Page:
3.26 Spacetime
Poisson process
Consider a highway that starts at x = 0 and extends
infinitely eastward toward
increasing values of x. Automobile accidents and breakdowns
occur along the
highway in a Poisson manner in time and space at a rate y per hour
per mile. Any accident
or breakdown that occurs remains at the location of occurrence until
serviced.
At time t = 0, when there are no
unserviced accidents or
breakdowns on the highway, a helicopter starts
from x = 0 flying
eastward above the highway at a constant speed s. As a
service unit, the
helicopter will land at the site of any accident or breakdown that
it flies over.
Moreover, given at time t the helicopter is located at x =
st, the helicopter can
be dispatched (by radio) to service any accident or breakdown that
occurs behind it (i.e.,
at values of x st). We assume that any such
dispatch occurs
immediately after the accident or breakdown occurs.
We are interested in the time the helicopter
first becomes busy, either
by landing at an accident/breakdown site or by being dispatched to
an accident/breakdown
behind its current position; in the latter case, the instant of
dispatch (not the time of
arrival at the scene) is the time of interest.
Let
T = time that the helicopter first becomes busy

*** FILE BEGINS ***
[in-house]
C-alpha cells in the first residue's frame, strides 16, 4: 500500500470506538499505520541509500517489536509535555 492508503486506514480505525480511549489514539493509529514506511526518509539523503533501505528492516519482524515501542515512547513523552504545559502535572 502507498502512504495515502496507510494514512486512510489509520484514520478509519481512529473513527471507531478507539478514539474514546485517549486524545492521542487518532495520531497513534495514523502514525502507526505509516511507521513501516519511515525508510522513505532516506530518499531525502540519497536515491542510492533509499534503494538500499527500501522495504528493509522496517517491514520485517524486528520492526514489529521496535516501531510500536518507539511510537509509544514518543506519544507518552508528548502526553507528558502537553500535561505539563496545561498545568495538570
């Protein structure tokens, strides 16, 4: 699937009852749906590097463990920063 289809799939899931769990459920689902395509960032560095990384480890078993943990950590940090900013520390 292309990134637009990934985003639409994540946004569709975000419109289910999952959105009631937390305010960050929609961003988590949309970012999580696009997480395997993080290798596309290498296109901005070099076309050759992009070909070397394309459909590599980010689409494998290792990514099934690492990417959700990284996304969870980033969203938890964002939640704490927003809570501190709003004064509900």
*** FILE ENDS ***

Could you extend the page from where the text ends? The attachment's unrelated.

a.
b. Let
probability that the first
accident/breakdown is a dispatch
incident behind the helicopter
1  probability that the first
accident/breakdown occurs as a
result of patrol (i.e., the helicopter
discovers it)
Show that = 1  = 1/2.
Hint: Condition on the event that the first
accident breakdown occurs in
the time interval (t, t + dt).
c. Let
X location of the first
accident/breakdown that the
helicopter services
Show that
d. Suppose that
L_{1}, =
time of first
accident/breakdown that the helicopter flies over, assuming that
it is no longer
dispatched by radio (i.e., all incidents are
helicopterdiscovered incidents)
L_{2} = time of first
accident/breakdown that the
helicopter is dispatched to, assuming that it never services
accident/breakdowns that it
flies over
Then, for instance, T =
Min[L_{1},
L_{2}].
Show that L_{1} and
L_{2}
are identically distributed Rayleigh random variables, each with
parameter sy.
Finally, argue that L_{1}
and L_{2}
are independent, thereby concluding that the minimum of two
independent Rayleigh random
variables, each with parameter y, is itself a Rayleigh random
variable with
parameter 2y.